There's no debating the benefits of moving your body at least a little bit every day. But if you’re not sure where to start or don’t have a lot of extra time, the idea of going to the gym might not appeal to you.
There’s a simple way to make exercise both easier and more enjoyable—and it’s right outside your front door. Aside from being more affordable than a gym, there are a lot of benefits to breaking a sweat outside.
You work harder.
Something about being outside makes physical activity feel less like exercise. Being in nature lowers blood pressure and stress levels, which helps make whatever you’re doing feel less tiring. Some experts also suspect that the distracting scenery of outdoor environments could be one reason why your brain doesn’t notice the effort you’re putting in.1 Take a nature walk or a hike this weekend and you might find yourself walking farther than you planned.
You burn more calories.
When you get active outdoors, your body is an environment that’s constantly changing. Unlike in a steady, climate-controlled gym, your body has to work harder to adapt to all the small changes in temperature or even terrain. Chase a kite around the backyard with your kids or take your yoga mat to the park and see how much quicker you start to sweat compared to walking on a treadmill at the gym.
You have more fun.
Sometimes the idea of exercising is just plain boring. Getting outside helps physical activity feel more like a plan than a chore. If counting reps or laps isn’t for you, spend some quality time in your garden, dust off your roller skates, or get a team of friends together for an outdoor sports league—the social aspect not only adds to the fun but makes it more likely that you’ll stick with it.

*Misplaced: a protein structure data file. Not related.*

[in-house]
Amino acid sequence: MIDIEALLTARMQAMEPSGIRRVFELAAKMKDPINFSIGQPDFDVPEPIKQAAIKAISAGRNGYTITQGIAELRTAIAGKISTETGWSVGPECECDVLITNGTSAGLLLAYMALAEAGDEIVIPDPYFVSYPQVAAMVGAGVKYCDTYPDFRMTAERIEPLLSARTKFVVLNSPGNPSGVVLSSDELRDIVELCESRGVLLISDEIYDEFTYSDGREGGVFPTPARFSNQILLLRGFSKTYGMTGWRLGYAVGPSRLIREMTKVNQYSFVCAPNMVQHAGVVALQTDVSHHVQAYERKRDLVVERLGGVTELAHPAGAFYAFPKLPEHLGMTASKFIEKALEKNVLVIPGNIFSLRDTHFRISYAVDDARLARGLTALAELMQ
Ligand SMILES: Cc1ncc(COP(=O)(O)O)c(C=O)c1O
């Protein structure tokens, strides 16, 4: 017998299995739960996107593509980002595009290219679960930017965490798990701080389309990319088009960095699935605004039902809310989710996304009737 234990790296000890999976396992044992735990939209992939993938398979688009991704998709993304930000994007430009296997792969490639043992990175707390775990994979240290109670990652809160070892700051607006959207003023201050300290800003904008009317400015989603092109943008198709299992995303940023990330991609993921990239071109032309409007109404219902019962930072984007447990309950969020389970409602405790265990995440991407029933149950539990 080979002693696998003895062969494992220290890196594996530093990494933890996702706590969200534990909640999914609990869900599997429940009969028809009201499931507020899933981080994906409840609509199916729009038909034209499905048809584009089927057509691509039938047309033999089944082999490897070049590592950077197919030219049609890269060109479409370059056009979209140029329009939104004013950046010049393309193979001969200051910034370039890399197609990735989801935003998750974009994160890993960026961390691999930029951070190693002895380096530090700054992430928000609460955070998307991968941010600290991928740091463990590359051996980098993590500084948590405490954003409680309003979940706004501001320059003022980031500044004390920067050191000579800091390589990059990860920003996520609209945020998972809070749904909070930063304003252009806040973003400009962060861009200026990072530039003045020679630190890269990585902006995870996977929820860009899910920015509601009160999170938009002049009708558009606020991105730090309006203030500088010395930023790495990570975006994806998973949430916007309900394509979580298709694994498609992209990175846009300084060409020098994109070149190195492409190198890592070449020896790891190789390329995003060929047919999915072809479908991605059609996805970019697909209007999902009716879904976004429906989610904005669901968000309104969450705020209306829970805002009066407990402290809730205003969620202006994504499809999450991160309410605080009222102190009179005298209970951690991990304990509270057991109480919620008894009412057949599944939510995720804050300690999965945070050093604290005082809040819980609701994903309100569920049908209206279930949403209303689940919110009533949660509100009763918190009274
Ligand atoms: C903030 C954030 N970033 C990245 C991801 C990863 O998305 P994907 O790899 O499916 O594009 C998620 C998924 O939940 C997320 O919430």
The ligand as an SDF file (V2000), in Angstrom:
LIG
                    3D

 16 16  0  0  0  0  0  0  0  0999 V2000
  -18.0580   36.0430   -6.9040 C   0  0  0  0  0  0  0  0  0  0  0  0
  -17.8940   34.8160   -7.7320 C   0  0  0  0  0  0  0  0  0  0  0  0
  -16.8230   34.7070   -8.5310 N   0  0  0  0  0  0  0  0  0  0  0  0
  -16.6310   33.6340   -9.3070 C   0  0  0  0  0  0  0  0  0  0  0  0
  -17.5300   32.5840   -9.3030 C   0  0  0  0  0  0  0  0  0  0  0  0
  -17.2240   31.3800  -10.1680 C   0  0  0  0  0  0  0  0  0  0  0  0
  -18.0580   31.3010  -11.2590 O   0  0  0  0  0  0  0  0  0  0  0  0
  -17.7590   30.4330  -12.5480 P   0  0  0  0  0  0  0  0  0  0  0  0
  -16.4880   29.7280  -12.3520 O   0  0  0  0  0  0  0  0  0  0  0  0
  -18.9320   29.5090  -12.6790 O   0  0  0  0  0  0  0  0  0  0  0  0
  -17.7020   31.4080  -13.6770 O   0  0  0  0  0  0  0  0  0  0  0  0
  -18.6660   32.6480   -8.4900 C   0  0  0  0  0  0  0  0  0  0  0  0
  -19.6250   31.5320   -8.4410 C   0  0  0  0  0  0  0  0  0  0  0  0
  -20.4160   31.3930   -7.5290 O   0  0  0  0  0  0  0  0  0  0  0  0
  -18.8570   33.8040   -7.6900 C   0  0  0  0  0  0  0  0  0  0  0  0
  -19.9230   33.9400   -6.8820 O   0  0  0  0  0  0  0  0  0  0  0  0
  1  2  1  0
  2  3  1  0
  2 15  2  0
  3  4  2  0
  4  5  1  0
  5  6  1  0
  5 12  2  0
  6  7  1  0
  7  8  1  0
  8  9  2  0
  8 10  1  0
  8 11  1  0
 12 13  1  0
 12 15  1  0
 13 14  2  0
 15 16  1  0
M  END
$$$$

You feel better.
Physical activity is already known to release endorphins, chemicals in the body that help relieve stress and pain to make you feel good. But studies have shown that those who got moving outdoors on a regular basis had higher levels of endorphins than those who stayed inside. They also experienced a higher level of serotonin, a hormone that regulates mood.2 Explore local bike trails or take a walk around the block and notice how good your mind and body feel after.
The most important thing to remember is that the best exercise is one that you want to keep doing consistently. Find something you like, but remember you’re not limited to whatever you can find within four walls.
A MOBE Guide can help you find even more ways to move toward better health and more happiness. Get started today.
1. Valerie F. Gladwell et al, “The Great Outdoors: How a Green Exercise Environment Can Benefit All,” Extreme Physiology & Medicine 2, no. 1 (January 2013): 3, https://doi:10.1186/2046-7648-2-3.
2. Brian C. Focht, “Brief Walks in Outdoor and Laboratory Environments: Effects on Affective Responses, Enjoyment, and Intentions to Walk for Exercise,” Research Quarterly for Exercise and Sport 80, no. 3 (January 2013): 611-620, https://doi.org/10.1080/02701367.2009.10599600.